On a steamy summer morning, Minh Chu would normally be far out in the Gulf, hauling in huge loads of shrimp in the blistering sun. Instead, he’s standing in an alley, the air sticky as cotton candy, rain falling, clutching a paper ticket — a small measure of how a massive oil spill has shaken up his life.
Chu is a deck hand, or he was until two months ago when the spill put him out of work and rippled across his world. Before that, he had been saving to bring his wife, Nguyen, from Vietnam to America. He’d also been sending her money regularly since they wed three years ago. Now he needs help just to buy food.
And that’s what brings Chu to a Vietnamese community center this day where he’s among dozens of people lined up hours before the 9 a.m. opening when 25 coveted stubs will be exchanged for $100 grocery vouchers from Catholic Charities.
He’s grateful to have made the cut, but anxious, too. Chu has always worked — he proudly notes he got his first job in a factory within two weeks of arriving in the United States 32 years ago. He can’t bear being idle.
“I feel like I am lost,” says Chu, a wiry 52-year-old whose hair is specked with gray and voice clouded with dejection. “Sometimes I worry and I cannot sleep. I’m thinking about how am I going to make money to sponsor my wife, thinking about how am I going to pay my bills.”
The oil spill that has forced thousands of Gulf fisherman off their boats has been especially cruel to those in the tight-knit Vietnamese community here who find themselves wrestling with cultural and language barriers even as they face the threat of financial disaster — just five years after surviving Katrina.
By some accounts, about a third of those trawling the Gulf waters are Southeast Asian, mostly Vietnamese. Some 40,000 Southeast Asians live along the Gulf Coast, according to one nonprofit group that estimates 80 percent of them could be hurt by the oil spill. They include fishermen as well as deck hands, shrimp packers, oyster shuckers, restaurant and hotel workers.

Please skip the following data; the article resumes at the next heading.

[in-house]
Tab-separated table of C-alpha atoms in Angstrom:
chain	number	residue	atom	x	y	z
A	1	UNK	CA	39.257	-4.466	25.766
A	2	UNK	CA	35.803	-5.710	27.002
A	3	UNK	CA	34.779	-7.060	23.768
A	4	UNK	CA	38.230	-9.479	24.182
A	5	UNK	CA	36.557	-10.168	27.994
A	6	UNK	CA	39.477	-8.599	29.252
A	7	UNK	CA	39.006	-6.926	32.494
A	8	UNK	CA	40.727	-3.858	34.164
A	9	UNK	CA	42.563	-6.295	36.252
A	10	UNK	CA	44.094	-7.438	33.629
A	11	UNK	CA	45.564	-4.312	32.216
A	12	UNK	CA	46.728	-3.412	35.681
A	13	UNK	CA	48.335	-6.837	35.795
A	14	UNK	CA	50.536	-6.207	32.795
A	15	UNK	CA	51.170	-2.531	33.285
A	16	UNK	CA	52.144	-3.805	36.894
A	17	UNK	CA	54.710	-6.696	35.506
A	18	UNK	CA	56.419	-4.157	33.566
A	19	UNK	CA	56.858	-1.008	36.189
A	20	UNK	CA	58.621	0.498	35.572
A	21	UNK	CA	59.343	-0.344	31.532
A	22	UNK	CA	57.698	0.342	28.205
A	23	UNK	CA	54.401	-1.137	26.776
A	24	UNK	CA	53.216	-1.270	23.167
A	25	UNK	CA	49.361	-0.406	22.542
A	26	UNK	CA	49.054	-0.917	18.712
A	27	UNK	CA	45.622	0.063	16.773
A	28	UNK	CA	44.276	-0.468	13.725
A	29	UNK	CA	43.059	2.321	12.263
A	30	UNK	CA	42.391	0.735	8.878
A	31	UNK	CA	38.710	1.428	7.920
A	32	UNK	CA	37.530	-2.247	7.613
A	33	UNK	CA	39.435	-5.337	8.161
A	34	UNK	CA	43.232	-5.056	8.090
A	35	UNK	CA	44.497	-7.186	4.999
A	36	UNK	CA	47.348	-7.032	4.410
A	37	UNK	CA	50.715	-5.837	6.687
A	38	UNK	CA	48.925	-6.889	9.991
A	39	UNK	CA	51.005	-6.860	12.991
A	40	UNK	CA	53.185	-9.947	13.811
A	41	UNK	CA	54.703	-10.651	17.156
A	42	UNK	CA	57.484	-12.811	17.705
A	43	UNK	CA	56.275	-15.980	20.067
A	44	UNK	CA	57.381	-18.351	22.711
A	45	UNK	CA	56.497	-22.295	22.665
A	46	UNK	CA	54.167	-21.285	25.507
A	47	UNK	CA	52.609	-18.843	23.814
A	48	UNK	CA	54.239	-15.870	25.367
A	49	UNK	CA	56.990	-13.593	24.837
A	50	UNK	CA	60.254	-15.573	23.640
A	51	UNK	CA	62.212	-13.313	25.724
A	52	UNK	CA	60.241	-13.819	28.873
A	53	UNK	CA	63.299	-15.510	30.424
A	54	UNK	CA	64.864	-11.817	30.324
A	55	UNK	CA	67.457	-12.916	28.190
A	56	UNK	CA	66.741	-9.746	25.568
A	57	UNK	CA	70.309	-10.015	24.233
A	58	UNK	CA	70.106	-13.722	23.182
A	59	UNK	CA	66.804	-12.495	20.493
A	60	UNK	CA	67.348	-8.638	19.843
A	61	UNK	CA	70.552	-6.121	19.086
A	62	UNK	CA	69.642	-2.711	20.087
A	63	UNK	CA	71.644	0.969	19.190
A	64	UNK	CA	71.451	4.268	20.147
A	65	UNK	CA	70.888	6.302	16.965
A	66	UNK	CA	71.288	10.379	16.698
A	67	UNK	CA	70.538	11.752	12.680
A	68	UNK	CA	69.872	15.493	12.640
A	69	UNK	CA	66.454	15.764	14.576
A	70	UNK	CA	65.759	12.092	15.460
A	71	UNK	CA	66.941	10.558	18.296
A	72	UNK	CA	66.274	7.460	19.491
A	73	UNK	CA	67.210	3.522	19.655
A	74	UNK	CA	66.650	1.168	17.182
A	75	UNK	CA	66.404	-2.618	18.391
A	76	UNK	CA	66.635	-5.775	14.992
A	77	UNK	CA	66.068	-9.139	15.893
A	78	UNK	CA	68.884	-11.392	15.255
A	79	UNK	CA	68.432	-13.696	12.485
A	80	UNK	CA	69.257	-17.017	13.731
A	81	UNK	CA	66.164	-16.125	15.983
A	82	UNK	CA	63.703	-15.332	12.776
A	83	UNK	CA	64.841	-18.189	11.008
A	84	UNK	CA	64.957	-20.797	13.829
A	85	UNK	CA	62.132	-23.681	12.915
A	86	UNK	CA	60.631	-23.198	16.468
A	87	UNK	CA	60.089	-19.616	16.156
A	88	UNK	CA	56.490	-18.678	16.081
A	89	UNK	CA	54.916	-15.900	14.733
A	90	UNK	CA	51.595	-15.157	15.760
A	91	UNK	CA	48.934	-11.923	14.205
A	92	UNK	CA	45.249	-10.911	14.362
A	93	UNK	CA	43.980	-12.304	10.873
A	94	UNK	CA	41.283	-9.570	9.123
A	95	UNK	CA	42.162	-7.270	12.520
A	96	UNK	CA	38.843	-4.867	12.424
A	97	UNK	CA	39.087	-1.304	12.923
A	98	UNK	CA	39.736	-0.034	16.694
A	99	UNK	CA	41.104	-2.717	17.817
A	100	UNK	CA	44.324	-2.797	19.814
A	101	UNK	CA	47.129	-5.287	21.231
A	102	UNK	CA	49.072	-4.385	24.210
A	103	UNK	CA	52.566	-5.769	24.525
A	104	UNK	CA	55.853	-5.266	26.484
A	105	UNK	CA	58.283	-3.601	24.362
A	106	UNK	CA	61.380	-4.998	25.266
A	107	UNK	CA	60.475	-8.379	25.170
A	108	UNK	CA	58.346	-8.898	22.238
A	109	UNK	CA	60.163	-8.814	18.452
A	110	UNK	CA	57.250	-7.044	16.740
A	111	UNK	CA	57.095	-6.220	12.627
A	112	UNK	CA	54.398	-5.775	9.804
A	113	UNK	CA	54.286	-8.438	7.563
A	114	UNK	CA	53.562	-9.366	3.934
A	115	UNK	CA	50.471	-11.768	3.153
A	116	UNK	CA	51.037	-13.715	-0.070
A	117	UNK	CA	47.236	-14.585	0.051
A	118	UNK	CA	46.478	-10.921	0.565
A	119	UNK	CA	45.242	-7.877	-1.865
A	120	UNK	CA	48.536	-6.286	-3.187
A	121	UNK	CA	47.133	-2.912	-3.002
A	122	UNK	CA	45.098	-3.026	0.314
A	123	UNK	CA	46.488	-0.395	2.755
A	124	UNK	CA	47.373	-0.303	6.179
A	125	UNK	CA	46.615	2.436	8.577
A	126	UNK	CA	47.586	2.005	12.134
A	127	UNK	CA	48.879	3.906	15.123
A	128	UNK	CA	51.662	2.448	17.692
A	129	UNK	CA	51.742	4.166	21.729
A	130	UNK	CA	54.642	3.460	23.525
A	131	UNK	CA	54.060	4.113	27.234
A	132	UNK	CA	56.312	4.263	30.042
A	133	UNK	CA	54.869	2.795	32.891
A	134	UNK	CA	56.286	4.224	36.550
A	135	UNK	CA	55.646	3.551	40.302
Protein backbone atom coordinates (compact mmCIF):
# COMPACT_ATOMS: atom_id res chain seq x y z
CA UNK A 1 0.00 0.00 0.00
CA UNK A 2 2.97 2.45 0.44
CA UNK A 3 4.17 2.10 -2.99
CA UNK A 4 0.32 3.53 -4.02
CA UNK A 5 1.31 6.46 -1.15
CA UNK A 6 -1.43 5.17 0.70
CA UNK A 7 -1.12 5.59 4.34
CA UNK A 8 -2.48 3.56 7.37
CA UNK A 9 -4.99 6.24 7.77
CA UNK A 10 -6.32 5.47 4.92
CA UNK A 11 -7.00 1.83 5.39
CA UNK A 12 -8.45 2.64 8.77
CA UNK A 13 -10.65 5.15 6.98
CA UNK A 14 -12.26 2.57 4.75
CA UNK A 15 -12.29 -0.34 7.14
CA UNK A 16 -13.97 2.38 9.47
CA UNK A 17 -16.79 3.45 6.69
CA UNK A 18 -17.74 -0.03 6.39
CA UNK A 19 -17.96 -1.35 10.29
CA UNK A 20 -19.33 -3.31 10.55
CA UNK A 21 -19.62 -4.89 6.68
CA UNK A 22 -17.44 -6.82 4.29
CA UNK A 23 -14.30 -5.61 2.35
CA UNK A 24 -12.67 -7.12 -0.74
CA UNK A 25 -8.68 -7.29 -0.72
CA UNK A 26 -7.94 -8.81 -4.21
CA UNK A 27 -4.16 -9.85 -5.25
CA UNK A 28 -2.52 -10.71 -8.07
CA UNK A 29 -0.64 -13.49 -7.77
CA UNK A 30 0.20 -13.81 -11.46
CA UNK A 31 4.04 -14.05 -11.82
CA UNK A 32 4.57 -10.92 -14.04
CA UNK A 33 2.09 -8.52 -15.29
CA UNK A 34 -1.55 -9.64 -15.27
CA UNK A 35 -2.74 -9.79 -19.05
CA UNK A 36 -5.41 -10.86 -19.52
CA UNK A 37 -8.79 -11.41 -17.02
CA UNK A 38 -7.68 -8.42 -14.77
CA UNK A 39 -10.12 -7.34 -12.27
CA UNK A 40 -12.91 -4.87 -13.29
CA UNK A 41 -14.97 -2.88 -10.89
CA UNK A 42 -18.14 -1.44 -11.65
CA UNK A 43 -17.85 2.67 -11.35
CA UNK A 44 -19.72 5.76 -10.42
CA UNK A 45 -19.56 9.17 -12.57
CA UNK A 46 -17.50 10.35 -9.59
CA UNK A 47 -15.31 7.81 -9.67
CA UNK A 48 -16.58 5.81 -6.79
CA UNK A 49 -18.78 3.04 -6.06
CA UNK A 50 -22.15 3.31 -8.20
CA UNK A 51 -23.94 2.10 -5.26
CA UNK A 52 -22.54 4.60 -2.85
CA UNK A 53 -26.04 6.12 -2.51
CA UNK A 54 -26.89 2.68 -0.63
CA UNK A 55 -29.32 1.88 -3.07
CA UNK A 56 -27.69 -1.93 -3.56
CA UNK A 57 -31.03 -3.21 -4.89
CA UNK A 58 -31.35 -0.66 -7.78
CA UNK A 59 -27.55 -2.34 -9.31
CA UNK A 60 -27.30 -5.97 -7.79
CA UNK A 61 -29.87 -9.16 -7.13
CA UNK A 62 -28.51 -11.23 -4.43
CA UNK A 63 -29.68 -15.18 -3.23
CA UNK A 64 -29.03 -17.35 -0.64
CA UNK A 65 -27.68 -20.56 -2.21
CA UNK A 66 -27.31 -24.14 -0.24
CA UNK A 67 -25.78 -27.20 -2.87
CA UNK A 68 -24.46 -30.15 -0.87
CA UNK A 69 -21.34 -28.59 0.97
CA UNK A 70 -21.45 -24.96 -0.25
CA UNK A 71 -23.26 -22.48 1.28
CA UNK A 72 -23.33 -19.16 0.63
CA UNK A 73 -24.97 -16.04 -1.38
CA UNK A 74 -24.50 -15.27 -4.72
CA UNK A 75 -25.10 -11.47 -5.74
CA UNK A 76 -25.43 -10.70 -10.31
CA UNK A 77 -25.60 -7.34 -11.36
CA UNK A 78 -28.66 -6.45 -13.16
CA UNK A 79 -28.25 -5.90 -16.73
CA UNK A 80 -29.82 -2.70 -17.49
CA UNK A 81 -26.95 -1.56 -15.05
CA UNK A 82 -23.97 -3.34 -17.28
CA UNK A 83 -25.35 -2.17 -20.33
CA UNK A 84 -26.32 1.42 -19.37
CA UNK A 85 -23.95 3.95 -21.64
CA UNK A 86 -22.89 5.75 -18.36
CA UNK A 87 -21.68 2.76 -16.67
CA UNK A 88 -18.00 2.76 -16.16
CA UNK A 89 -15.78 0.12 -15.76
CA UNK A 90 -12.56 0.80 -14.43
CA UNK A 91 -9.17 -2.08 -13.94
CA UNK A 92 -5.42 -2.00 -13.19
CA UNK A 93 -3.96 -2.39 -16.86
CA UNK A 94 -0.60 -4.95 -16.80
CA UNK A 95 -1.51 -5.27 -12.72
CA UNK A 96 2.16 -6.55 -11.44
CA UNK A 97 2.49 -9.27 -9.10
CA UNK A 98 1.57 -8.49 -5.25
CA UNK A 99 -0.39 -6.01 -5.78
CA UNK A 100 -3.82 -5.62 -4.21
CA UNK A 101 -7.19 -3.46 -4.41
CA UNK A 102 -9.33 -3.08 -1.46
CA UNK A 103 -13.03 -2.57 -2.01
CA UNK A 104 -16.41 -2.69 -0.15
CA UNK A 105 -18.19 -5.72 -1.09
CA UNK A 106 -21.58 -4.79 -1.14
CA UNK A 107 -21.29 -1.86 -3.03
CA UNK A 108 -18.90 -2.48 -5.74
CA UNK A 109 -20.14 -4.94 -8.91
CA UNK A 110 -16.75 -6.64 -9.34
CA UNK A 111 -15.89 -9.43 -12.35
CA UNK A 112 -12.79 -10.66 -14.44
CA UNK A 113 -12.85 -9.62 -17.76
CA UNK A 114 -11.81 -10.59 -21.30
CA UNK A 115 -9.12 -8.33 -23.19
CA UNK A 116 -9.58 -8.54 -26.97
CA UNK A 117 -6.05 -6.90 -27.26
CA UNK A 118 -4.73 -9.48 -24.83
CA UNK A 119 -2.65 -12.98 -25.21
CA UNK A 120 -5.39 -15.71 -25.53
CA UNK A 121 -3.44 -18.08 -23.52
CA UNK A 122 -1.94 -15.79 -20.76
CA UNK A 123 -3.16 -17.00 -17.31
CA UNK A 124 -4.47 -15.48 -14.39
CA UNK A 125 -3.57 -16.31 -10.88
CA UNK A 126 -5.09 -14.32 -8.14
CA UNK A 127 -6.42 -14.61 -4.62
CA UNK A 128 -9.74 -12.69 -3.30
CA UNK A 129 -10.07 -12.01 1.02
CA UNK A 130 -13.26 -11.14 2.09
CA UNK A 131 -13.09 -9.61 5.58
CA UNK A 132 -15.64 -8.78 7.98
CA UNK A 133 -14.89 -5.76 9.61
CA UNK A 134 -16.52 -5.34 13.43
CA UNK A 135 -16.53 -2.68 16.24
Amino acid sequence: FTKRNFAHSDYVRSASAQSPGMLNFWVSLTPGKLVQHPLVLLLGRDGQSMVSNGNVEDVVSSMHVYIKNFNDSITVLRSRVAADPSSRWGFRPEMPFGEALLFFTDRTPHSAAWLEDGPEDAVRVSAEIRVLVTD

Many of the Vietnamese speak little or no English, making it hard to navigate the bureaucratic maze of loans, claims and regulations. Their odds of finding new jobs are slim, considering the tough economy and their limited language and job skills. And for some, there’s yet another hurdle: They’re paid cash, so they don’t have documents needed to apply for compensation from BP’s $20 billion aid fund.
“It IS more complicated for them,” says Tuan Nguyen, deputy director of the Mary Queen of Vietnam Development Corporation, which was formed to help the Vietnamese community after Hurricane Katrina. “But they’re very resilient people, used to rebuilding. They’ve been put to the test several times in their lives. They have a little bit more experience at it.”
For some Vietnamese families who settled in eastern New Orleans, the oil spill marks the fourth turbulent chapter in their lives.
The first occurred when their country split in 1954, and they fled to escape the Communist north. Then decades later, they were uprooted again as the war ended and Saigon fell in 1975.
In the years after, they began settling in this city with a long Catholic heritage, transferring generations of fishing experience to jobs in their adopted homeland. They bought homes, opened restaurants and groceries and had established a successful community in New Orleans when Katrina blew in, wiping out years of hard work.
Just as some Vietnamese families were getting back on their feet, they now find themselves scrambling again.
“There’s a saying that what doesn’t kill you will make you stronger,” says U.S. Rep. Anh “Joseph” Cao, a Vietnamese-American representing part of the New Orleans area. “I guess from my perspective because many have encountered these situations before, I think they’re better able to adapt, better able to find solutions.”